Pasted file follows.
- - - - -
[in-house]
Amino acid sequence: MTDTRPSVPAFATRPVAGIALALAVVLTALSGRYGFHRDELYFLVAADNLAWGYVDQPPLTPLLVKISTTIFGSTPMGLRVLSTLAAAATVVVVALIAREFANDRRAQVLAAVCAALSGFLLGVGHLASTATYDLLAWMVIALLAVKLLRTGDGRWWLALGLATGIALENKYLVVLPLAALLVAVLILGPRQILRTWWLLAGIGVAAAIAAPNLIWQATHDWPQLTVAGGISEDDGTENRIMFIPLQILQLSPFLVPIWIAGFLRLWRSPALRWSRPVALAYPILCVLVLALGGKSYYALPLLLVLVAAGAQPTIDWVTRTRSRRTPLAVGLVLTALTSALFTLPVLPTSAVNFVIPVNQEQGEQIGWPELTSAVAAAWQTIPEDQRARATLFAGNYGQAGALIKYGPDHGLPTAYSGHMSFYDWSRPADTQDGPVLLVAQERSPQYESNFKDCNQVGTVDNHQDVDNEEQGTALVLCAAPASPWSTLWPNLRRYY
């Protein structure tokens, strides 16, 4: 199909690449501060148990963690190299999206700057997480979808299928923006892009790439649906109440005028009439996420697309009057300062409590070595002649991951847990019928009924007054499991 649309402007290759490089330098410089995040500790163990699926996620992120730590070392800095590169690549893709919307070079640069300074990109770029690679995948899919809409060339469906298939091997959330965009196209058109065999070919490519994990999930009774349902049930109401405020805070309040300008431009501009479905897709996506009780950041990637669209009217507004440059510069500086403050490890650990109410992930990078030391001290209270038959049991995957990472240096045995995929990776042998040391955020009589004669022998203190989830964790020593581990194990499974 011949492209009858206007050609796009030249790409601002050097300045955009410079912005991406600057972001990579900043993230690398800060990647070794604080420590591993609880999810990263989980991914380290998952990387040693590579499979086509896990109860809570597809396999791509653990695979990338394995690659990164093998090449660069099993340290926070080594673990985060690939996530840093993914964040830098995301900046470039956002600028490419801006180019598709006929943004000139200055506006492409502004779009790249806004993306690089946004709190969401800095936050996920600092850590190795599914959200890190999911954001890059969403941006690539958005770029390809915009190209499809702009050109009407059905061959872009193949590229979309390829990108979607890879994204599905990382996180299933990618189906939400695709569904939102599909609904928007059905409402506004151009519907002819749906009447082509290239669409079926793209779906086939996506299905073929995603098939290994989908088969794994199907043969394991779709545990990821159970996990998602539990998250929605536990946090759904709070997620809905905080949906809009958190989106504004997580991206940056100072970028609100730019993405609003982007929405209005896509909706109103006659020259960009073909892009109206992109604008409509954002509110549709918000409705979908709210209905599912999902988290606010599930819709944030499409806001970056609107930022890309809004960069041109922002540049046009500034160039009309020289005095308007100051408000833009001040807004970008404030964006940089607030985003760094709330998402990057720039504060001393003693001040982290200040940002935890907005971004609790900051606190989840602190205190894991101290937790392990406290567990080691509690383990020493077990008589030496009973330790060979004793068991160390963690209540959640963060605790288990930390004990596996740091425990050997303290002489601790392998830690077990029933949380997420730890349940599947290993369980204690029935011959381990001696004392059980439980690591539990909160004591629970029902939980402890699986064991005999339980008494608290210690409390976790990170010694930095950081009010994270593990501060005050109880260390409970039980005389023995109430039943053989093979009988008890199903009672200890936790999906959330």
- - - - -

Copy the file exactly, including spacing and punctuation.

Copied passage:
[in-house]
Amino acid sequence: MTDTRPSVPAFATRPVAGIALALAVVLTALSGRYGFHRDELYFLVAADNLAWGYVDQPPLTPLLVKISTTIFGSTPMGLRVLSTLAAAATVVVVALIAREFANDRRAQVLAAVCAALSGFLLGVGHLASTATYDLLAWMVIALLAVKLLRTGDGRWWLALGLATGIALENKYLVVLPLAALLVAVLILGPRQILRTWWLLAGIGVAAAIAAPNLIWQATHDWPQLTVAGGISEDDGTENRIMFIPLQILQLSPFLVPIWIAGFLRLWRSPALRWSRPVALAYPILCVLVLALGGKSYYALPLLLVLVAAGAQPTIDWVTRTRSRRTPLAVGLVLTALTSALFTLPVLPTSAVNFVIPVNQEQGEQIGWPELTSAVAAAWQTIPEDQRARATLFAGNYGQAGALIKYGPDHGLPTAYSGHMSFYDWSRPADTQDGPVLLVAQERSPQYESNFKDCNQVGTVDNHQDVDNEEQGTALVLCAAPASPWSTLWPNLRRYY
């Protein structure tokens, strides 16, 4: 199909690449501060148990963690190299999206700057997480979808299928923006892009790439649906109440005028009439996420697309009057300062409590070595002649991951847990019928009924007054499991 649309402007290759490089330098410089995040500790163990699926996620992120730590070392800095590169690549893709919307070079640069300074990109770029690679995948899919809409060339469906298939091997959330965009196209058109065999070919490519994990999930009774349902049930109401405020805070309040300008431009501009479905897709996506009780950041990637669209009217507004440059510069500086403050490890650990109410992930990078030391001290209270038959049991995957990472240096045995995929990776042998040391955020009589004669022998203190989830964790020593581990194990499974 011949492209009858206007050609796009030249790409601002050097300045955009410079912005991406600057972001990579900043993230690398800060990647070794604080420590591993609880999810990263989980991914380290998952990387040693590579499979086509896990109860809570597809396999791509653990695979990338394995690659990164093998090449660069099993340290926070080594673990985060690939996530840093993914964040830098995301900046470039956002600028490419801006180019598709006929943004000139200055506006492409502004779009790249806004993306690089946004709190969401800095936050996920600092850590190795599914959200890190999911954001890059969403941006690539958005770029390809915009190209499809702009050109009407059905061959872009193949590229979309390829990108979607890879994204599905990382996180299933990618189906939400695709569904939102599909609904928007059905409402506004151009519907002819749906009447082509290239669409079926793209779906086939996506299905073929995603098939290994989908088969794994199907043969394991779709545990990821159970996990998602539990998250929605536990946090759904709070997620809905905080949906809009958190989106504004997580991206940056100072970028609100730019993405609003982007929405209005896509909706109103006659020259960009073909892009109206992109604008409509954002509110549709918000409705979908709210209905599912999902988290606010599930819709944030499409806001970056609107930022890309809004960069041109922002540049046009500034160039009309020289005095308007100051408000833009001040807004970008404030964006940089607030985003760094709330998402990057720039504060001393003693001040982290200040940002935890907005971004609790900051606190989840602190205190894991101290937790392990406290567990080691509690383990020493077990008589030496009973330790060979004793068991160390963690209540959640963060605790288990930390004990596996740091425990050997303290002489601790392998830690077990029933949380997420730890349940599947290993369980204690029935011959381990001696004392059980439980690591539990909160004591629970029902939980402890699986064991005999339980008494608290210690409390976790990170010694930095950081009010994270593990501060005050109880260390409970039980005389023995109430039943053989093979009988008890199903009672200890936790999906959330």